New Zealand fur seals are found along the coast of the park, particularly on the more remote granite headlands of Separation Point and Tonga Island. Their numbers are increasing rapidly and they have recently started breeding there.

In 1993, Tonga Island Marine Reserve was created along part of the Abel Tasman coast where it is hoped the marine environment will be restored to its natural state.

Abel Tasman Kayaking

What to do in Abel Tasman National Park

Kayaking in Abel Tasman

The park is well known for having many exquisite sea kayaking locations with sheltered coves, clear water and white sands and there are now at least six sea kayaking operators in the area that offer rental or guided tours. Mountain biking is also starting to take off in the park as popularity and demand grows for multi-purpose tracks. 

Hike the Abel Tasman Coastal Track

The Abel Tasman Coast Track is another of New Zealand’s Great Walks and extends for 54.4kms (33 miles). What makes this hike unique is that you must time your hike to coincide with tidal crossings where you can only cross a few hours either side of low tide – many funny stories (and some a bit more serious) emerge of hikers that don’t heed these warnings! This beautiful tracks takes an average of 3 to 5 days to complete and can be hiked from either end. To find out more, read on about the Abel Tasman Coastal Track!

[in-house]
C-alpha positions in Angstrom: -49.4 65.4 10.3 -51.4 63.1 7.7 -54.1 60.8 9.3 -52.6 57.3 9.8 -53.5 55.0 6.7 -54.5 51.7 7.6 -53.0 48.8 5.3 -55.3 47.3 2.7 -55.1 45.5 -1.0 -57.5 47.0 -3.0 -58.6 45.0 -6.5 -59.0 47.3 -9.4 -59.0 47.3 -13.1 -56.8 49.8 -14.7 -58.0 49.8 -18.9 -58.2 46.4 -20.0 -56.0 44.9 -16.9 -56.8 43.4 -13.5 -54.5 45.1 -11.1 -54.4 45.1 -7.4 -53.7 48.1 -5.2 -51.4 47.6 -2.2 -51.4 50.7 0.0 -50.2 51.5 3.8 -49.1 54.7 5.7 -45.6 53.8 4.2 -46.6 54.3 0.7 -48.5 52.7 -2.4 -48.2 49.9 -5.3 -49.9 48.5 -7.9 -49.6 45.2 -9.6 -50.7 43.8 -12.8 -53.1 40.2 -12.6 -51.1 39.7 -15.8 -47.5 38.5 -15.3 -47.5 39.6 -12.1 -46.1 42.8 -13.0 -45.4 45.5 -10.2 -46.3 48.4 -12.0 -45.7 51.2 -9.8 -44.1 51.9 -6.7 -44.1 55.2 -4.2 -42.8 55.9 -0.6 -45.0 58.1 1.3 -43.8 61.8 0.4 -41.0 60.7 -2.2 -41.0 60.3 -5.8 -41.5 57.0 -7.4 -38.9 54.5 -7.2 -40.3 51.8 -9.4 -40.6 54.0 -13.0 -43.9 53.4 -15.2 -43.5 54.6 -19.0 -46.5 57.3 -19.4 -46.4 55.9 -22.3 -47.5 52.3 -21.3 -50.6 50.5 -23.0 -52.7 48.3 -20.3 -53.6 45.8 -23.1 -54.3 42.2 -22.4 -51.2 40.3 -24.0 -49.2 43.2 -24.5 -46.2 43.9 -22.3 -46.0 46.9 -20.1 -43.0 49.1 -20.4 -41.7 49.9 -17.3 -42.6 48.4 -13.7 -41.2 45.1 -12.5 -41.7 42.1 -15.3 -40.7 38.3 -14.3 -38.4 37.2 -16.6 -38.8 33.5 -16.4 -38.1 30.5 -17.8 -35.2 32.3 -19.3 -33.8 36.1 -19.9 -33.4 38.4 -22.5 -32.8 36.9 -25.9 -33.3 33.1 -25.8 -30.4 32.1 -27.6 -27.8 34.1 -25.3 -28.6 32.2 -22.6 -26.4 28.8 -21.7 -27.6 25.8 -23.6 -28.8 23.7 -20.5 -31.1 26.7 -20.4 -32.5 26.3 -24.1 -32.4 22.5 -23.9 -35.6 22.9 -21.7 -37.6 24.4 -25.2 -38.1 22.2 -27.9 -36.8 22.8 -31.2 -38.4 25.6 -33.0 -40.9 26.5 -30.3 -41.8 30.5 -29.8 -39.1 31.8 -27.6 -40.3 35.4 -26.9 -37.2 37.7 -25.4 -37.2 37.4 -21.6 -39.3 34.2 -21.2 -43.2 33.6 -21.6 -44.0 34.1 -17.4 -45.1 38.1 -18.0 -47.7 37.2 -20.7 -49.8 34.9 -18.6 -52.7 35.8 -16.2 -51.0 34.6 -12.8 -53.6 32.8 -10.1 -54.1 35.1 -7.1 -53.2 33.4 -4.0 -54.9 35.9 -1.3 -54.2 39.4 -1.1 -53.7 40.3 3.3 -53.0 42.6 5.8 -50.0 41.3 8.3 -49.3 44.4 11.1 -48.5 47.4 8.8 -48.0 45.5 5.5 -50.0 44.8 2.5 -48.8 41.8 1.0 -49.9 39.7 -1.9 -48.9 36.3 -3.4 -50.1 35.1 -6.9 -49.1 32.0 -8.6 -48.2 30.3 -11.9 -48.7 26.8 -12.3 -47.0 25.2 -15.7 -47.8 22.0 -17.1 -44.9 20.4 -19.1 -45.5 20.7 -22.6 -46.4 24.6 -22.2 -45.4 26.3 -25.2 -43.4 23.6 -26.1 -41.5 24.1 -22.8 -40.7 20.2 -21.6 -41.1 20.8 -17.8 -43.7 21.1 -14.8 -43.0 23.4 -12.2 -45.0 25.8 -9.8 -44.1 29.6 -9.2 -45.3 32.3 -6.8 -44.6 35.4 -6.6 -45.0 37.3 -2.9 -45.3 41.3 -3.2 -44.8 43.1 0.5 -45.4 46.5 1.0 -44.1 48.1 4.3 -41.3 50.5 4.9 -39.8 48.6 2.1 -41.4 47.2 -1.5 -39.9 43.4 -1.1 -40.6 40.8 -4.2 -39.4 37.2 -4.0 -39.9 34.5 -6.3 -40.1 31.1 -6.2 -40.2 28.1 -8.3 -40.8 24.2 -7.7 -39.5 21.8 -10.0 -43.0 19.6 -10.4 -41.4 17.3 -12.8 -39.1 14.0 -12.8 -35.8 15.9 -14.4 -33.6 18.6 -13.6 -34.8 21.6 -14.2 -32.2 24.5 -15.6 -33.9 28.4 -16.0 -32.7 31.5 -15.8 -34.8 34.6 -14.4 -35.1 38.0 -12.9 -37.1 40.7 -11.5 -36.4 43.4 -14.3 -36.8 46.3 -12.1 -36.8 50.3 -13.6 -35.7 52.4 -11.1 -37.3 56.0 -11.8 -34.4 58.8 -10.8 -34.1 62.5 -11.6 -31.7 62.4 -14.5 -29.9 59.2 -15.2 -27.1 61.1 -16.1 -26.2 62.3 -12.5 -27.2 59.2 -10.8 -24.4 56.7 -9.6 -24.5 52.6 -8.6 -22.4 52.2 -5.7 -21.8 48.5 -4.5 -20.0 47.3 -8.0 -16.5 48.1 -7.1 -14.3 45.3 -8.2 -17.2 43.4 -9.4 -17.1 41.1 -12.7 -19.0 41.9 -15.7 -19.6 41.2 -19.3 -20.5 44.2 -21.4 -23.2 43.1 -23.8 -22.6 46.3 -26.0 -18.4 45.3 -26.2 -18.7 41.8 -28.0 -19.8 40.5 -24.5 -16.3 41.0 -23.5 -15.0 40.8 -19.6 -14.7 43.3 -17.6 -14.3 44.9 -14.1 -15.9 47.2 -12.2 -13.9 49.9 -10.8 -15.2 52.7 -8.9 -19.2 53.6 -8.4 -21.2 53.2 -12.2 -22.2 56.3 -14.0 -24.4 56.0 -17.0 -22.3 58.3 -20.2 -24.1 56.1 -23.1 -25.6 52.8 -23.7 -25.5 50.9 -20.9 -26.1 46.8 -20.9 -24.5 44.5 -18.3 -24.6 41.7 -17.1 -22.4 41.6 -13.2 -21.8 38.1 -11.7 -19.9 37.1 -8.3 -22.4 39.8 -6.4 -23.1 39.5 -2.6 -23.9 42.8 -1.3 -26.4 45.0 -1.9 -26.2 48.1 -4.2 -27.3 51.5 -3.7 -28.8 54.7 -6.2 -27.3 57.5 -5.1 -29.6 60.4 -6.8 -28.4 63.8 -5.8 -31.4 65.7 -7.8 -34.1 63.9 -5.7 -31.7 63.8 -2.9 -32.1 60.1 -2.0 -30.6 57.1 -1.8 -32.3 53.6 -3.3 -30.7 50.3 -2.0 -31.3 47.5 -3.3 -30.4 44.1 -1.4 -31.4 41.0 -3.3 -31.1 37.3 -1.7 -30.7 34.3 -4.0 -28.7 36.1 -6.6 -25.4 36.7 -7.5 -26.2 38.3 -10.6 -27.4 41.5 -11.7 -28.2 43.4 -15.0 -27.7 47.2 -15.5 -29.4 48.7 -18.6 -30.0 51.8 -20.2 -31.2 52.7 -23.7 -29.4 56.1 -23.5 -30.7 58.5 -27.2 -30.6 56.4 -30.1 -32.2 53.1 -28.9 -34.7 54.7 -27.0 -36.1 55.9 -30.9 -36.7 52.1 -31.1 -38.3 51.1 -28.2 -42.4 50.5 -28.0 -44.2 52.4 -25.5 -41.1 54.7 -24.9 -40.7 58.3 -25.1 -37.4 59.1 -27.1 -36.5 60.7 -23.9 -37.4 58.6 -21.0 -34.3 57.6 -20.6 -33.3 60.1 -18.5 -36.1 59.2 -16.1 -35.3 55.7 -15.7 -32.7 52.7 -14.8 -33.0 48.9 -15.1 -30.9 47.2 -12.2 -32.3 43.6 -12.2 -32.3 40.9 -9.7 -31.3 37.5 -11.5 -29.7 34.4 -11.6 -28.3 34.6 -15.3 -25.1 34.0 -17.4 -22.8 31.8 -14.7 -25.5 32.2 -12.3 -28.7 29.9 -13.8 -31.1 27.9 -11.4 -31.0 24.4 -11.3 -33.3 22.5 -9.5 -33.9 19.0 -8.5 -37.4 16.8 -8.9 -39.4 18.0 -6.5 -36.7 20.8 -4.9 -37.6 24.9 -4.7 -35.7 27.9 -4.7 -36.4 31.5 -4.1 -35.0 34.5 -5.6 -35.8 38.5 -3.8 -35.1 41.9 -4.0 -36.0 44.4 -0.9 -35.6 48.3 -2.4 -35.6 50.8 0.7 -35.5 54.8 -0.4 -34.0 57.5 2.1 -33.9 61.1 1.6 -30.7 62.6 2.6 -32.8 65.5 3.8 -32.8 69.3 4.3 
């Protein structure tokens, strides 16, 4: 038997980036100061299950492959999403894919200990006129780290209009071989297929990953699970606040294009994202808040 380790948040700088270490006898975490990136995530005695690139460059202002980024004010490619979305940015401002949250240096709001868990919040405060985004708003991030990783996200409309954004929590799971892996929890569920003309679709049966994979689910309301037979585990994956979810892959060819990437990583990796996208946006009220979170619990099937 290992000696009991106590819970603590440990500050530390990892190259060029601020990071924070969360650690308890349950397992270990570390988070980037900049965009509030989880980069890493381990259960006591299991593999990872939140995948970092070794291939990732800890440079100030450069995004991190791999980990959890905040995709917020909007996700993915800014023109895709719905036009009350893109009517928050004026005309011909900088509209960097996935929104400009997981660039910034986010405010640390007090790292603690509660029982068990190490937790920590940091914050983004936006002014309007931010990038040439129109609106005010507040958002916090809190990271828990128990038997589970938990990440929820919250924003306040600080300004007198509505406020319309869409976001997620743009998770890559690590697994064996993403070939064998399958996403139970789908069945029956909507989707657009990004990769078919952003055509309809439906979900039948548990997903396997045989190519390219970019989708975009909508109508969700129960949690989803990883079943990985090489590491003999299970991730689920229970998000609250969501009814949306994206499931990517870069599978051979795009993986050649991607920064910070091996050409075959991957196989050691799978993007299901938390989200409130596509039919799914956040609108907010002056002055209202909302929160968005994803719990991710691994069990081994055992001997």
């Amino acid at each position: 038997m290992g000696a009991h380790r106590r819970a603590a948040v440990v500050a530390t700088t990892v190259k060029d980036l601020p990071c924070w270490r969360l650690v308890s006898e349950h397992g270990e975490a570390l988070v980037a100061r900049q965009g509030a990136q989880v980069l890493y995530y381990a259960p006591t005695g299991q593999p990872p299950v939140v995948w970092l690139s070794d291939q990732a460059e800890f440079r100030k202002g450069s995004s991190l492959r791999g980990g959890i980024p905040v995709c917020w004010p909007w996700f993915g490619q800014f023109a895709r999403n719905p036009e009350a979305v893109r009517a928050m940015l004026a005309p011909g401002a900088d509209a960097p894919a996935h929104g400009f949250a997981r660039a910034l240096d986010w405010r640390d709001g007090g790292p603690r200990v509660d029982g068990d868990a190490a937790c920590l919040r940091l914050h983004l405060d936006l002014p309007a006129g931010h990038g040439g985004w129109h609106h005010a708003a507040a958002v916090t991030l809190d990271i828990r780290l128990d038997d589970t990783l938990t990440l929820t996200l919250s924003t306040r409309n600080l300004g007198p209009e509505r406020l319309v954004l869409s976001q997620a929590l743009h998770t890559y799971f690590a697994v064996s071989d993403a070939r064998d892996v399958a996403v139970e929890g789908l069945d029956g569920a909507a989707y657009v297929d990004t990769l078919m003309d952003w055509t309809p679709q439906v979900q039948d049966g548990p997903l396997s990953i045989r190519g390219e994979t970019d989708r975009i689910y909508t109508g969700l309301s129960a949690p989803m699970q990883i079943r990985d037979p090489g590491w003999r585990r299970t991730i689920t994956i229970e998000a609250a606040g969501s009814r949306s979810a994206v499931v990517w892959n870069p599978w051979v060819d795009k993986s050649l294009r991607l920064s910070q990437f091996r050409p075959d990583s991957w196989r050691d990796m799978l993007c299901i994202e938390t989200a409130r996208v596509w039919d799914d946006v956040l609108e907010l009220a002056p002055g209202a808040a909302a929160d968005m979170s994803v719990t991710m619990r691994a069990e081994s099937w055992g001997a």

• Kiwi South Island Explorer

    • 14 Days
    • US$5,599 + tax

    4.65 out of 5 (from 197 reviews)

    Kiwi

    New to adventure vacations or not quite ready to hang up your hiking boots just yet? On this South Island walking tour you'll experience beautiful, famous and little-known places – taking plenty of time to explore along the way! For a great way to see the North Island too, combine this trip with our 11-day 'Kauri' (5 day 'Kauri' options available).

    Activity level: The ‘Kiwi’ suits anyone who enjoys walking and likes to give things a go. The pace is flexible and relaxed with most hikes taking one to three hours to complete on well-formed tracks with some undulations.